Supply agreement means an agreement under which a lessor acquires the asset for lease under a financial lease.
Article 3 ― Other laws
Article 4 ― Interpretation
Article 5 ― Freedom of contract
Except as provided in Articles 7(4) and 22(3) and the law of [this State], the lessor and the lessee may derogate from or vary the effect of this Law and are free to determine the content of a lease.
CHAPTER II: EFFECTS OF A LEASE
Article 6 ― Effectiveness between the parties and as against third parties
Except as otherwise provided in this Law:
(a) a lease is effective and enforceable according to its terms between the parties; and
(b) the rights and remedies of such parties are enforceable against purchasers of the asset and against creditors of the parties, including an insolvency administrator.
Article 7 ― Lessee under financial lease as beneficiary of supply agreement
Article 8 ― Priority of liens
Except as otherwise provided by the law of [this State]:
(a) a creditor of the lessee and the holder of any interest in land or personal property to which the asset becomes affixed take subject to the rights and remedies of the parties to the lease and cannot impair any interest arising under the lease; and
(b) a creditor of the lessor takes subject to the rights and remedies of the parties to the lease.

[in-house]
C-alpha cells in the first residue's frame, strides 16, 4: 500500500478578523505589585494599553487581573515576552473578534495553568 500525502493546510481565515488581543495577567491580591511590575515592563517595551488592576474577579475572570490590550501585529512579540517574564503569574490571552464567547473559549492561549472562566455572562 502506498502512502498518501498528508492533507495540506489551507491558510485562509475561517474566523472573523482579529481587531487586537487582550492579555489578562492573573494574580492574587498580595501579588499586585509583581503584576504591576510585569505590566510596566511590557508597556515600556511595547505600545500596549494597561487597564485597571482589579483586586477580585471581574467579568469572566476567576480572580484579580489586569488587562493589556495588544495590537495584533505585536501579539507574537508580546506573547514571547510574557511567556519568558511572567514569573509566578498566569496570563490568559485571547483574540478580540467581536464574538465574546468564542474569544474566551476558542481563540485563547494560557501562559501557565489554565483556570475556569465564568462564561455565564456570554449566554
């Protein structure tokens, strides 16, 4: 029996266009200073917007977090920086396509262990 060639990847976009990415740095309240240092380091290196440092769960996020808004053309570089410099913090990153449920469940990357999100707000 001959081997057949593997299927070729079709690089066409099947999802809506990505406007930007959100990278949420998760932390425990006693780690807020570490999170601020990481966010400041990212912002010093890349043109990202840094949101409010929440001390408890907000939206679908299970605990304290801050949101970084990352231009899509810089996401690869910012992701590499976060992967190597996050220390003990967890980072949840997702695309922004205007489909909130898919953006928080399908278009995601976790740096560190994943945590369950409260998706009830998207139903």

Article 9 ― Exclusion of liability of the lessor
In a financial lease, the lessor when acting in its capacity of lessor and as owner within the limits of the transaction, as documented under the supply agreement and the lease, shall not be liable to the lessee or third parties for death, personal injury or damage to property caused by the asset or the use of the asset.
CHAPTER III: PERFORMANCE
Article 10 ― Irrevocability and independence
(b) In a lease other than a financial lease, the lessor and lessee may agree to make any of their duties irrevocable and independent by specifically identifying each duty that is irrevocable and independent.
Article 11 ― Risk of loss
(a) risk of loss passes to the lessee when the lease is entered into; and
(b) when an asset is not delivered, is partially delivered, is delivered late or fails to conform to the lease and the lessee enforces its remedies under Article 14, the lessee, subject to Article 18(1), may treat the risk of loss as having remained with the supplier.